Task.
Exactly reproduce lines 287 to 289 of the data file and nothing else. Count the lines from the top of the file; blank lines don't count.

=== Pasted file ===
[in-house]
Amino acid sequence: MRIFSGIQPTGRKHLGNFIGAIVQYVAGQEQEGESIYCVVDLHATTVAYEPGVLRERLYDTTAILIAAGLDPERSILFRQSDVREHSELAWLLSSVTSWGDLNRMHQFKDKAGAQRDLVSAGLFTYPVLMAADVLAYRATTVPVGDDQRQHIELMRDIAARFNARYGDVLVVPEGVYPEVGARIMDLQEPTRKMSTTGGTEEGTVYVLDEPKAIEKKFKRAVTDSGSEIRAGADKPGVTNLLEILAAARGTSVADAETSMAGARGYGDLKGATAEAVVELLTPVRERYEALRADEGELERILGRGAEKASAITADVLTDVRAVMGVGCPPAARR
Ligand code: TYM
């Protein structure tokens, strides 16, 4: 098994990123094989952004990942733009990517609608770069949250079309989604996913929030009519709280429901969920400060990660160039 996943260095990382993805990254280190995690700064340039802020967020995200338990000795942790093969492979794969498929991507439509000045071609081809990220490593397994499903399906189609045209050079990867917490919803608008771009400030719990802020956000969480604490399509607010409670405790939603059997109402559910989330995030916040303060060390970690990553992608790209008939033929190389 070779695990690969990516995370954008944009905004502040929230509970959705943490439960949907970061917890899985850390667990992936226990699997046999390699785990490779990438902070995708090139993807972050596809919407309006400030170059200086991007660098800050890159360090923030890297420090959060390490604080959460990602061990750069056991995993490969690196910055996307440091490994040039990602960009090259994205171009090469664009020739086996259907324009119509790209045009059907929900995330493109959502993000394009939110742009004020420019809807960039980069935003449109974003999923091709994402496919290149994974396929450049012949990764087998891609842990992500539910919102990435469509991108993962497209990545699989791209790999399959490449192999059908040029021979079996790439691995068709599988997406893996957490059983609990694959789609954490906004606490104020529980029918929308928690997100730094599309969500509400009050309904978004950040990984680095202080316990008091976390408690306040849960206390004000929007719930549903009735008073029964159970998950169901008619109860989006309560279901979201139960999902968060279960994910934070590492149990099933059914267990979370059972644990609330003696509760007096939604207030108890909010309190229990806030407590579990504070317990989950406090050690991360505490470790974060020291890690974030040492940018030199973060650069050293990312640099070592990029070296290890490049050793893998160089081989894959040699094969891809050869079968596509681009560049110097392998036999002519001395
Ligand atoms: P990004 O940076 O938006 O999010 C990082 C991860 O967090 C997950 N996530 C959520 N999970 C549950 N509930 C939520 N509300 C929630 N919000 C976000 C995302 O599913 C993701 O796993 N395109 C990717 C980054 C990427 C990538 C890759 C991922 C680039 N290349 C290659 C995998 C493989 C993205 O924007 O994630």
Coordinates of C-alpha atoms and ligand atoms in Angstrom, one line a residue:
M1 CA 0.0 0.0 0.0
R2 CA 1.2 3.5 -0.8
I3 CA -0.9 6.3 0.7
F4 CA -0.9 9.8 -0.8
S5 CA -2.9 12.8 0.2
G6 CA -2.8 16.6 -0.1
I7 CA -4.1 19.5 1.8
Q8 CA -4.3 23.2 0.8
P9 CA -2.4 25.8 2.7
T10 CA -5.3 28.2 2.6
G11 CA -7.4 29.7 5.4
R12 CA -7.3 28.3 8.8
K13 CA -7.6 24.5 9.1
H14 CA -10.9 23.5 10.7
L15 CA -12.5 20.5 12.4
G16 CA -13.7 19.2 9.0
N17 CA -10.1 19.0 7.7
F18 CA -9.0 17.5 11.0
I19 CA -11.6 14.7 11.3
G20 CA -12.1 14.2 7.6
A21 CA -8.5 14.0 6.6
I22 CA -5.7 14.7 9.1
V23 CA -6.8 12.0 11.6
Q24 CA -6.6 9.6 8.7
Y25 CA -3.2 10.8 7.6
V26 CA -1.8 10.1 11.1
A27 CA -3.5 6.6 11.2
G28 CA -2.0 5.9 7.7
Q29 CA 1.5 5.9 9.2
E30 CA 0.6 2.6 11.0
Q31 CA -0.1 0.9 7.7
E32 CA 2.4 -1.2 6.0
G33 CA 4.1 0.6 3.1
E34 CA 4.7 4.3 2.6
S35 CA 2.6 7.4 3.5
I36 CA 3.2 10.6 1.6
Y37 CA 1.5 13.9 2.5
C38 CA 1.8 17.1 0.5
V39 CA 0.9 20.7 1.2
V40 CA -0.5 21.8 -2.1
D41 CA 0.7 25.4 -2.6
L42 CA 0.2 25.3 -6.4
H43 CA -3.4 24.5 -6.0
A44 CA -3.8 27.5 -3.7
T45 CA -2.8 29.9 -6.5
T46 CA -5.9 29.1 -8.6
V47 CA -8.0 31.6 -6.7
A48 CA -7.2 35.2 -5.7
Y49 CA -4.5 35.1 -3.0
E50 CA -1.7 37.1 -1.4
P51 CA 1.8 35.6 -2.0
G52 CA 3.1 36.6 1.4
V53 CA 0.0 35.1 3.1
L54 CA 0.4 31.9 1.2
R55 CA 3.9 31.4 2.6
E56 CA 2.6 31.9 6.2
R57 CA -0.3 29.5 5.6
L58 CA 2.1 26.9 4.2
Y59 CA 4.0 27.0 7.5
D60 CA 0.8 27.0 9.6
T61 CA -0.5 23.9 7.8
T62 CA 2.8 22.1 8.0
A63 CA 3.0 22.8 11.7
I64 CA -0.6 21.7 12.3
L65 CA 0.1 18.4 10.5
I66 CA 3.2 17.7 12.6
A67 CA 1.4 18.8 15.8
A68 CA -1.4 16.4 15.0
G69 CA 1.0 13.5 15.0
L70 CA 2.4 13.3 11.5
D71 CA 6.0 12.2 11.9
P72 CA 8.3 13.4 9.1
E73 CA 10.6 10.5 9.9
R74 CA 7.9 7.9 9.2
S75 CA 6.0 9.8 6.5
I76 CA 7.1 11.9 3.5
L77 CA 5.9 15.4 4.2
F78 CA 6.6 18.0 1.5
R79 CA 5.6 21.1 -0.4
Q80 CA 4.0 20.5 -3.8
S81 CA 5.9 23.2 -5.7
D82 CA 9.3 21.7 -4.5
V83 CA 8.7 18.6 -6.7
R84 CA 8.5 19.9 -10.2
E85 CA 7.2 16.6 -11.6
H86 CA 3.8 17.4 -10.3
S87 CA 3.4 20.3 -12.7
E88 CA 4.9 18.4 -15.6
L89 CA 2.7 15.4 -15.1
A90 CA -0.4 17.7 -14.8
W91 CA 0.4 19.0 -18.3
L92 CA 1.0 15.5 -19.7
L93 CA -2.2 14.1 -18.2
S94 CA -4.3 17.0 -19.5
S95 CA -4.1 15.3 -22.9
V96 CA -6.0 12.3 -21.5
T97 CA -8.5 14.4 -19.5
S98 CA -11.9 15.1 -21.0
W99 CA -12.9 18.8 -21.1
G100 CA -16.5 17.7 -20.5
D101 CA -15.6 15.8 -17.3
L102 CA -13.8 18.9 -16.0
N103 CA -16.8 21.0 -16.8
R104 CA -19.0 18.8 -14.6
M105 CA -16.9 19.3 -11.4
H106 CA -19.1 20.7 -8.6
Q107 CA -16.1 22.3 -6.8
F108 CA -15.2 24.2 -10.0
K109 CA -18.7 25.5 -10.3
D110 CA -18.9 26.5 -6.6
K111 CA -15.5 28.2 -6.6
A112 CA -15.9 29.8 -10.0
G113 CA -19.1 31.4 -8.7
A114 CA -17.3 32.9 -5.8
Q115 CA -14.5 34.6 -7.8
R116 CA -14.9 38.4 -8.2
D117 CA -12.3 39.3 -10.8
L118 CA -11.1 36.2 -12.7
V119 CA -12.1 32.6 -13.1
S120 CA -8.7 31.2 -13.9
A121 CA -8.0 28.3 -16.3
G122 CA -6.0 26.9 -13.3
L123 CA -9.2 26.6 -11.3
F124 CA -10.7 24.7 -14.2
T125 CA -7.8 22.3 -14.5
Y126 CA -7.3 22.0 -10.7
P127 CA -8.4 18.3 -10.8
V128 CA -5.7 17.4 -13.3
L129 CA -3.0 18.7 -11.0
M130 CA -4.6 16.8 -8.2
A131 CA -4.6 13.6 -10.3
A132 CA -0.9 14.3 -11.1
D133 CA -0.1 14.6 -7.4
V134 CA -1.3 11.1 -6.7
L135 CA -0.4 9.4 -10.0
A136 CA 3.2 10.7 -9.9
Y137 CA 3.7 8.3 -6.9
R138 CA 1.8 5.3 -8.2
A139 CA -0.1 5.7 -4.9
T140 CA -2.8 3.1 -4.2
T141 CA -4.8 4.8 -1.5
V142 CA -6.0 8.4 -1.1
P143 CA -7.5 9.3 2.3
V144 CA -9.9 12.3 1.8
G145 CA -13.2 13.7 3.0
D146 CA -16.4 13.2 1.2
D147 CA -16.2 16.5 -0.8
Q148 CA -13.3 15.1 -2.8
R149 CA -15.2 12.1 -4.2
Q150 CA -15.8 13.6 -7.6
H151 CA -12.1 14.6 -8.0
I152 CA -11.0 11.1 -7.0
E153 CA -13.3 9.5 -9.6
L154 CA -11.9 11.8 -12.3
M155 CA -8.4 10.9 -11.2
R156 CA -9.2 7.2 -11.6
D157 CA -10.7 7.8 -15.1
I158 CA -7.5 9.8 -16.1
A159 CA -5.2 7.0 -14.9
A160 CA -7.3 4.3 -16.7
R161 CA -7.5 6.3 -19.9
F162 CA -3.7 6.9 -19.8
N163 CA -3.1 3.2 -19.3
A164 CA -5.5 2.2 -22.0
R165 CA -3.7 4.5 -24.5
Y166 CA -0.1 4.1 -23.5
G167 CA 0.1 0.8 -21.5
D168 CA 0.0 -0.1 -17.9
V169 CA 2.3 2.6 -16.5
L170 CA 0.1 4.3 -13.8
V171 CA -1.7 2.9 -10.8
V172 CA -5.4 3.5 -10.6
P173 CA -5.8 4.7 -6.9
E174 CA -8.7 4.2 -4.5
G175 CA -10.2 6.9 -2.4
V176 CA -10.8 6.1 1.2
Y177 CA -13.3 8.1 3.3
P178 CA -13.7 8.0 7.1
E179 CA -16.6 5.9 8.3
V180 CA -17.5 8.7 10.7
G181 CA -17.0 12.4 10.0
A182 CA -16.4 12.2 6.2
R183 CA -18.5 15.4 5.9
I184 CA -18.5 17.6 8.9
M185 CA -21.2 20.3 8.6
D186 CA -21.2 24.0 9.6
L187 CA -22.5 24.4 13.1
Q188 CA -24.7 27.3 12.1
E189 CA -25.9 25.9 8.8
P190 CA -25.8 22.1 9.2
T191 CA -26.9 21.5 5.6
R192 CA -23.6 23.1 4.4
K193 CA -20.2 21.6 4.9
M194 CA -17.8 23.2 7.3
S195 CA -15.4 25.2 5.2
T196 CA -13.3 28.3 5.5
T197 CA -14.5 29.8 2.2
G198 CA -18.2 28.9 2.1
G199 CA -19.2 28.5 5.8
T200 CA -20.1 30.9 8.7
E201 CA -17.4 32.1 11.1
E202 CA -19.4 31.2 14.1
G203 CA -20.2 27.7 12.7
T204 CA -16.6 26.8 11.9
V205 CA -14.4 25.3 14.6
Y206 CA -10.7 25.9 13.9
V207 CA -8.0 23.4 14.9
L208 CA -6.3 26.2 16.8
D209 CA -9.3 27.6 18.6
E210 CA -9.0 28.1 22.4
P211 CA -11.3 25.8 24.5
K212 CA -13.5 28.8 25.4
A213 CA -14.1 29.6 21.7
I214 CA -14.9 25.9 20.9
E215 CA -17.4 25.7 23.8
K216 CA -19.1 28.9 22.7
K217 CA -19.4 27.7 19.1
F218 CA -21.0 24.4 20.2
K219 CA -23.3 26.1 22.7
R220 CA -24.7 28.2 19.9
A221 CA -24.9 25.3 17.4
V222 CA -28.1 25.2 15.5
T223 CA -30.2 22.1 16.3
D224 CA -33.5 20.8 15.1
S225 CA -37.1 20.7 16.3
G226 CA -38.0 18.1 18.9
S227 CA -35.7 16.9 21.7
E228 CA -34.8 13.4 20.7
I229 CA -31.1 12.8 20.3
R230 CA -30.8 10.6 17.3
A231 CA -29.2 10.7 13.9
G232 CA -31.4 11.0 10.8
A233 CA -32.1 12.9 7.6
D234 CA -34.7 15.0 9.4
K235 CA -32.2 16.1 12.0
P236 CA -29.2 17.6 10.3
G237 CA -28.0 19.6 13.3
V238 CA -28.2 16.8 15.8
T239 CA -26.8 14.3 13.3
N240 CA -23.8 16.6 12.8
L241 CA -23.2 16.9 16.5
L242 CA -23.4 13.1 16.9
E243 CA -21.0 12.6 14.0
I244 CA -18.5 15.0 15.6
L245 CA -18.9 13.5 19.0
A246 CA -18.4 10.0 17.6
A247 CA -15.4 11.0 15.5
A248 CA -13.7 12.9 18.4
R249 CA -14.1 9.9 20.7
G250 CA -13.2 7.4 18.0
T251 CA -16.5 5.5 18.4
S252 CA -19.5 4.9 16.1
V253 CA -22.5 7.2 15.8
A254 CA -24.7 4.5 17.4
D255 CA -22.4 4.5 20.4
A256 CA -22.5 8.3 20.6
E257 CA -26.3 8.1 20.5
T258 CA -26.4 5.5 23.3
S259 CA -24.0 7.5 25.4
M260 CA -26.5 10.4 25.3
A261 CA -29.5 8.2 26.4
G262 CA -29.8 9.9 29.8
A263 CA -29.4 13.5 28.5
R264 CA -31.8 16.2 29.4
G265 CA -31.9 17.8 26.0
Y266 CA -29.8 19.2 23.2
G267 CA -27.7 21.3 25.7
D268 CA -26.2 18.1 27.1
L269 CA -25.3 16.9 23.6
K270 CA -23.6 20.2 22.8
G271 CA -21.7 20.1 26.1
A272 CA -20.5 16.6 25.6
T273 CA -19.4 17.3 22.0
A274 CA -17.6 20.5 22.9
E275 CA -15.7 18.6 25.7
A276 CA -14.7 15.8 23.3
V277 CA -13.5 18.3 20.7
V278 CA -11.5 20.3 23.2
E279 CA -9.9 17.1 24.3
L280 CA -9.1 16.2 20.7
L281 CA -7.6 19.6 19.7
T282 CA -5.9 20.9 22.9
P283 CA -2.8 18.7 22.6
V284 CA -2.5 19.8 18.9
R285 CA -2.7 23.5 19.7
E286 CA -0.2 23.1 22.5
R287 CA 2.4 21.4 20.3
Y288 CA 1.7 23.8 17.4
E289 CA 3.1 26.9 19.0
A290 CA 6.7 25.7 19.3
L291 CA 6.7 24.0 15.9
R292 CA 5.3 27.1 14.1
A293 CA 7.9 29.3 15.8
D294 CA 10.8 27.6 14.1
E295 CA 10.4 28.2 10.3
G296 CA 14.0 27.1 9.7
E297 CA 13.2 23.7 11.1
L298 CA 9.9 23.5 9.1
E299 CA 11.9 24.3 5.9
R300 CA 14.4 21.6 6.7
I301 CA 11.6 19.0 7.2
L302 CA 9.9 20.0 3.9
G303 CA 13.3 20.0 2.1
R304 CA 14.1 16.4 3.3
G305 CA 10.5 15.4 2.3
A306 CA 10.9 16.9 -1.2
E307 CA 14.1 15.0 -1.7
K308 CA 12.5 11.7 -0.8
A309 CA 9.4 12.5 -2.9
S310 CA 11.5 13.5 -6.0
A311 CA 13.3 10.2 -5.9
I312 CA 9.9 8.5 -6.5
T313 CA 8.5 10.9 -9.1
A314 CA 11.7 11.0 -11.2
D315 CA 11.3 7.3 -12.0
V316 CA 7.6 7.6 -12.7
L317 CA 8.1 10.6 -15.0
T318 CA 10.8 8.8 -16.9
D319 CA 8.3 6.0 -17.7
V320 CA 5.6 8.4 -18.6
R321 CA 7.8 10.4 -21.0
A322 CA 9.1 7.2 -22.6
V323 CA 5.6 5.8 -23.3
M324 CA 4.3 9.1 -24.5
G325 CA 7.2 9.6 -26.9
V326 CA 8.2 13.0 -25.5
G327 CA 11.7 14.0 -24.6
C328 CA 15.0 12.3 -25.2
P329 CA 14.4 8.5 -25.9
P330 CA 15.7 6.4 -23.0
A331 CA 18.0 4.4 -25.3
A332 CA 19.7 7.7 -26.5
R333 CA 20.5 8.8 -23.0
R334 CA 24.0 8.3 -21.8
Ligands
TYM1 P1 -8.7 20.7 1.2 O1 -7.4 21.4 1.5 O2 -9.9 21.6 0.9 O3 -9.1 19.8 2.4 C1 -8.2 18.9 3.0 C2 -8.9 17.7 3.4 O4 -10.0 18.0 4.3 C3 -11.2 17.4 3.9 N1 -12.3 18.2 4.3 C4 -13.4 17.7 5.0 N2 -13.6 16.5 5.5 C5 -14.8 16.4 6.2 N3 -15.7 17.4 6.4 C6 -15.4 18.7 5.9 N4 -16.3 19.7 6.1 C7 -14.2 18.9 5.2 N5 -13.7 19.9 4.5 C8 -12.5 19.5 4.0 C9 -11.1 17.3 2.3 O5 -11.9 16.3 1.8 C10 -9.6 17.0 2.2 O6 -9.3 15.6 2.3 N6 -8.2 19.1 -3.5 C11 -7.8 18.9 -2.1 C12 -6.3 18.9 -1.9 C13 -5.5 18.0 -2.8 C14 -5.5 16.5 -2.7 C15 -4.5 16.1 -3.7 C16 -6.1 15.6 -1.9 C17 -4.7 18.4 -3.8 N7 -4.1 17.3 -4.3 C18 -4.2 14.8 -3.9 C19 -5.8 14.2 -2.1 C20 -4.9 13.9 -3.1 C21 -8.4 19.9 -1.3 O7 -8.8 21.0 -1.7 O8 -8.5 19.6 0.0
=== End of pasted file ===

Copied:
L281 CA -7.6 19.6 19.7
T282 CA -5.9 20.9 22.9
P283 CA -2.8 18.7 22.6